Are oats good for anything other than porridge or crumble? | Baking

What else can I use oats for other than porridge and crumble?
Clare, Stroud, Gloucestershire
Oatmeal has a lot going for it: it’s nutritious, filling, and a good value. Yes, they are protagonists in porridges and, for some, also in crumbles, but they also present many other possibilities, both sweet and savoury.

It all comes down to what kind of oats Clare has. Spent jumbos, for example, would feel great on soda bread, both in the batter and sprinkled on before baking. Aside from making crispy toast, the charm of this bread lies in its simplicity: “Just mix all the wet ingredients together, mix all the dry ingredients together, and then combine the two,” says Roberta Hall-McCarron, chef/owner of The Little Chartroom at Edinburgh. “It’s quite a moist dough and the oats soak up that moisture very well, but it also helps keep the bread moist.”

Another oat-free breakfast option is pancakes, for which Ben Tish, head chef at Cubitt House group in London, substitutes flour for the oats. “Put oats, eggs, some baking powder, a banana, and some cinnamon in a blender, and add some yogurt or coconut milk to loosen it up.” Whiz and that’s your dough. However, if you fancy something salty, just swap the banana for avocado, ditch the cinnamon, and eat it with more avocado or tomatoes.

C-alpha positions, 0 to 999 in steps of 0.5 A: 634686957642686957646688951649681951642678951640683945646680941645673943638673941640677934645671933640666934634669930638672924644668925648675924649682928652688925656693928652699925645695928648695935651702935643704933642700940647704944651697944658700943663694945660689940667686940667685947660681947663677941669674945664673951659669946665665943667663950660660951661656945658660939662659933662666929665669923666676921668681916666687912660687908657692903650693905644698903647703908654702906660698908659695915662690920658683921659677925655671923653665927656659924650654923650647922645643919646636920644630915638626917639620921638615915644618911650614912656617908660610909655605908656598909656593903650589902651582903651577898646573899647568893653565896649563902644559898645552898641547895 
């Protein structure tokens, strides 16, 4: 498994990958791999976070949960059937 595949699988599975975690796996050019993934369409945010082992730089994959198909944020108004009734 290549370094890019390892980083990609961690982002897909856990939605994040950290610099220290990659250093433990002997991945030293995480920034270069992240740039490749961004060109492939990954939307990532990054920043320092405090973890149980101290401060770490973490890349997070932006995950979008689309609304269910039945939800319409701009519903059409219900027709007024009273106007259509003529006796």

For the adventurous, Hall-McCarron suggests using pinhead oats for homemade haggis, or mixing them into a stuffing to go with your Sunday roast, or even veggie burgers: “They act as a good binder.” Meanwhile, Tish mixes her oats “to make it a little finer” and uses it to wrap oily fish, like mackerel, herring or salmon. “Brush the fish with grain or dijon mustard, then top it with oats to give it a crust and fry or bake it. The oats give it a nice nutty flavor.”

Perhaps the easiest solution of all, however, comes in the form of old-school flapjacks. That said, Jemma Wilson (aka Cupcake Jemma), co-owner of Crumbs & Doilies bakery in London, is also an advocate of including rolled oats in a “buttery biscuit base” for cheesecakes. Or she chooses the Hall-McCarron favorite: panna cotta. “Toast the oats pretty hard [but don’t burn them], then infuse them into the panna cotta mixture; It’s an interesting way to liven up a fairly simple dessert.” Go all out and toast extra oats with a little butter and sugar to sprinkle on top for a sweet texture.

Like Hall-McCarron, Wilson is a big believer in toasting his oats, but in his case it’s for oatmeal raisin cookies. To further deplete those supplies, try rolling the dough in extra oats before baking: “You might want to shell them a bit, to make them less imposing, then toss with demerara sugar for a really craggy, rough coating. And don’t be fooled by the understated nature of these cookies: “They might look a little boring next to their chocolate and caramel-filled brothers and sisters, but I love them,” says Wilson. “They are the underdogs of the cookie world.” The campaign starts now.

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